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A Dying Church

The Easter Cross at the Table

I appreciate my friend Karakay Kovaly for pointing me to this excellent read by Mark Yaconelli about the state of church in the US and how a lot of faith communities are struggling to keep up with our fasted pace culture. One of the key paragraphs for me is this one:

Because, hidden beneath its anxiety to keep up with the culture, hidden beneath its grief and disorientation, there is a deeper problem: This church doesn’t know how beautiful it is. The people of this church have somehow been tricked into believing the lie that declining memberships, outdated hymns, prayers, and liturgies that use antiquated language equal some sort of spiritual failing. If this church would only embrace its sense of failure, it might be freed up to find that it holds great treasures.

I’m the first one to admit that the way the Table worships has its strengths and weaknesses. We don’t have the budget or focus to make a slick presentation. We get a little disorganized, have mics that go bad, or start a song in the wrong tempo from time to time. Often, it is the simplest and surprising of things that connect with people, not the elaborate theological constructs and experiments that we labor hours on. We are just people after all, who are doing our best to encounter and point to this Being beyond us who has given us a sense of hope and guidance in this life. More often than not, we over complicate everything.

Dying is scary, but one of those deep rivets that runs through our faith is that death is not final… just another beginning. Out of death, new life mysteriously emerges. That’s one of the stories of Easter. Even if you believe that Jesus probably didn’t come back to life, we still contend that this movement of people experienced something so unforgettable and life changing through this person that it has continued to this day. In the end, it’s just people, struggling, grasping, celebrating, hoping, and yearning for that new life to take deep root in their life and in the world all around.

For anyone who checks us out or joins the pub for an evening, I hope they see that first. When I look at our gathered crowd on a Sunday morn or around the table on a Tuesday night, it is what I see – a beautiful people, a beautiful church. I am thankful for the opportunity to serve such a group of folks and join in the process of dying to the brokenness of my life so that something whole and new emerges.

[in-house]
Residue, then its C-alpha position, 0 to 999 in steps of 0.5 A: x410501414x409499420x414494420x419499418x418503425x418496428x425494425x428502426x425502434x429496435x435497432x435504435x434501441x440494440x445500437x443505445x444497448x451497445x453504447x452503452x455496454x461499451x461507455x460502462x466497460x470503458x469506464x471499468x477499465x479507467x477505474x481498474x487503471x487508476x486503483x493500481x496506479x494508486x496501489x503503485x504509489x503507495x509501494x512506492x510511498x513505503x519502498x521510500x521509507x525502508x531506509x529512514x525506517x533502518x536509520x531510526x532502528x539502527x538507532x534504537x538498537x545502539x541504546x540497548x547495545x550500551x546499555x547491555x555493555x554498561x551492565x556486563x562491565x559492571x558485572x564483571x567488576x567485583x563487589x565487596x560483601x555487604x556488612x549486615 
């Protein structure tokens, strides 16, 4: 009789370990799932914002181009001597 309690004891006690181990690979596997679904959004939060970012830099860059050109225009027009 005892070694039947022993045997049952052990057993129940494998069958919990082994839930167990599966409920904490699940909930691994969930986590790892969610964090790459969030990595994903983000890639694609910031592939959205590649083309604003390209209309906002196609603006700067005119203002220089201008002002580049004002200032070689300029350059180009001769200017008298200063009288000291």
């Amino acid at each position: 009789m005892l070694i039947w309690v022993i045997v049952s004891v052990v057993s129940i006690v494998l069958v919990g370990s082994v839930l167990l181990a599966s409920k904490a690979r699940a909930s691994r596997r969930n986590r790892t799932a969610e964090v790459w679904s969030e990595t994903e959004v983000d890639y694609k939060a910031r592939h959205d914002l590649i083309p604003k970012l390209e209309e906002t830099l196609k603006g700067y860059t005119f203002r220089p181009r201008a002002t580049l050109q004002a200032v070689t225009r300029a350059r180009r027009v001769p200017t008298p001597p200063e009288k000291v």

Stand Up

We’re doing this tune on Sunday as an alternative Palm Sunday piece, but we will close our service with “Were You There” to move us into the pain and suffering of Holy Week. I love finding different music that breathes new life into the traditions and scripture of our worship. Credit really goes to Doug over at his blog. Awesome work.


Is Easter all about heaven?

Hi, I'm Nathan, and I'm being attacked by a bear.Tonight, as our pub group chewed on questions of heaven and hell, I got to thinking – is Easter all about heaven?

Easter is typically a day for apologetics, the defense or explanation of faith. Lots of people darken the doors of church even if they don’t show up for the rest of year, so that might make sense. The common themes of Easter are good ones – resurrection, new life, promises, angels, victory over death, come from behind victories, and heaven. The basic modern story of the Christian faith is repeated – believe in Jesus, and experience eternal life.

Of course, in this new postmodern or post-postmodern world (whatever all that means), some of those basic assumptions are being questioned. Like – what do we really know about heaven? What do we really know about hell? Are some of those ideas really grounded in scripture? Is being a Christian really all about eternal life?

I guess I am sort of thinking out loud here, but I might suggest some alternatives to deepen our understanding of Easter.

For example, while I have not read it, I love the title of Rob Bell’s new book, Love Wins. What a cool couple of words to summarize Easter! Yes, Jesus conquered death, but in the bigger picture, God’s love overcame all obstacles… and won.

Dr. Dan Moseley, retired professor from Christian Theological Seminary, preached an amazing Easter sermon at National City Christian Church a few years back about lingering in our pain, using the examples of Mary and Peter returning to the tomb after the death of Jesus. As they acknowledged that pain, as they vented it, new life suddenly emerged. Their eyes were opened.

Or finally, Easter as an event that calls us to reorder our lives. If death is not the final arbiter, if evil’s power becomes muted in the presence of God, and if life emerges even out of the deep pain and chaos of our lives, then how do we live differently? Isn’t the world turned upside down?

Wow. Deep thoughts, late on a Tuesday.

I think you may hear some of that this coming Sunday at Easter, as we all struggle to hear and respond to Resurrection happening in our lives and world, every single day.


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